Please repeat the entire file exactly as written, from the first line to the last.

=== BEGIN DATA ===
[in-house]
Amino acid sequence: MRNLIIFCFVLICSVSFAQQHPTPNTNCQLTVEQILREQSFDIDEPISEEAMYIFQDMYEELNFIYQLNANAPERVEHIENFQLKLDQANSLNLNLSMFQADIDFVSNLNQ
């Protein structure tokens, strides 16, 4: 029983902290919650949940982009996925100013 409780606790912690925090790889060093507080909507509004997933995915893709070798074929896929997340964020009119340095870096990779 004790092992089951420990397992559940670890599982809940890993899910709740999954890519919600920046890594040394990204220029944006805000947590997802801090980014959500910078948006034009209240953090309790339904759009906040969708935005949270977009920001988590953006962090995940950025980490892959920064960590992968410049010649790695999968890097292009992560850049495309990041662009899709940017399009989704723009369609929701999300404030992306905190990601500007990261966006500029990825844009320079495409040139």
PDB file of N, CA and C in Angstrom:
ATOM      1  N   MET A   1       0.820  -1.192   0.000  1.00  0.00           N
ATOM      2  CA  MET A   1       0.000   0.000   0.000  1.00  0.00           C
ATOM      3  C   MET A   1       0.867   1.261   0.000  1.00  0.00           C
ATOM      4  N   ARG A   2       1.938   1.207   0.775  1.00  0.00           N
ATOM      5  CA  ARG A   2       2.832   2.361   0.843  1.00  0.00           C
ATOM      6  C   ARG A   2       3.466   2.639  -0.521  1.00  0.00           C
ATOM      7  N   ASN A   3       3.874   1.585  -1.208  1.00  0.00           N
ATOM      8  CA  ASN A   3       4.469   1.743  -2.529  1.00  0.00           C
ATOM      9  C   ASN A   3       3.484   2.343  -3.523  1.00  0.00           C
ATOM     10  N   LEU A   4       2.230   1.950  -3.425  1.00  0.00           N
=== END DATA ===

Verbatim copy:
[in-house]
Amino acid sequence: MRNLIIFCFVLICSVSFAQQHPTPNTNCQLTVEQILREQSFDIDEPISEEAMYIFQDMYEELNFIYQLNANAPERVEHIENFQLKLDQANSLNLNLSMFQADIDFVSNLNQ
């Protein structure tokens, strides 16, 4: 029983902290919650949940982009996925100013 409780606790912690925090790889060093507080909507509004997933995915893709070798074929896929997340964020009119340095870096990779 004790092992089951420990397992559940670890599982809940890993899910709740999954890519919600920046890594040394990204220029944006805000947590997802801090980014959500910078948006034009209240953090309790339904759009906040969708935005949270977009920001988590953006962090995940950025980490892959920064960590992968410049010649790695999968890097292009992560850049495309990041662009899709940017399009989704723009369609929701999300404030992306905190990601500007990261966006500029990825844009320079495409040139």
PDB file of N, CA and C in Angstrom:
ATOM      1  N   MET A   1       0.820  -1.192   0.000  1.00  0.00           N
ATOM      2  CA  MET A   1       0.000   0.000   0.000  1.00  0.00           C
ATOM      3  C   MET A   1       0.867   1.261   0.000  1.00  0.00           C
ATOM      4  N   ARG A   2       1.938   1.207   0.775  1.00  0.00           N
ATOM      5  CA  ARG A   2       2.832   2.361   0.843  1.00  0.00           C
ATOM      6  C   ARG A   2       3.466   2.639  -0.521  1.00  0.00           C
ATOM      7  N   ASN A   3       3.874   1.585  -1.208  1.00  0.00           N
ATOM      8  CA  ASN A   3       4.469   1.743  -2.529  1.00  0.00           C
ATOM      9  C   ASN A   3       3.484   2.343  -3.523  1.00  0.00           C
ATOM     10  N   LEU A   4       2.230   1.950  -3.425  1.00  0.00           N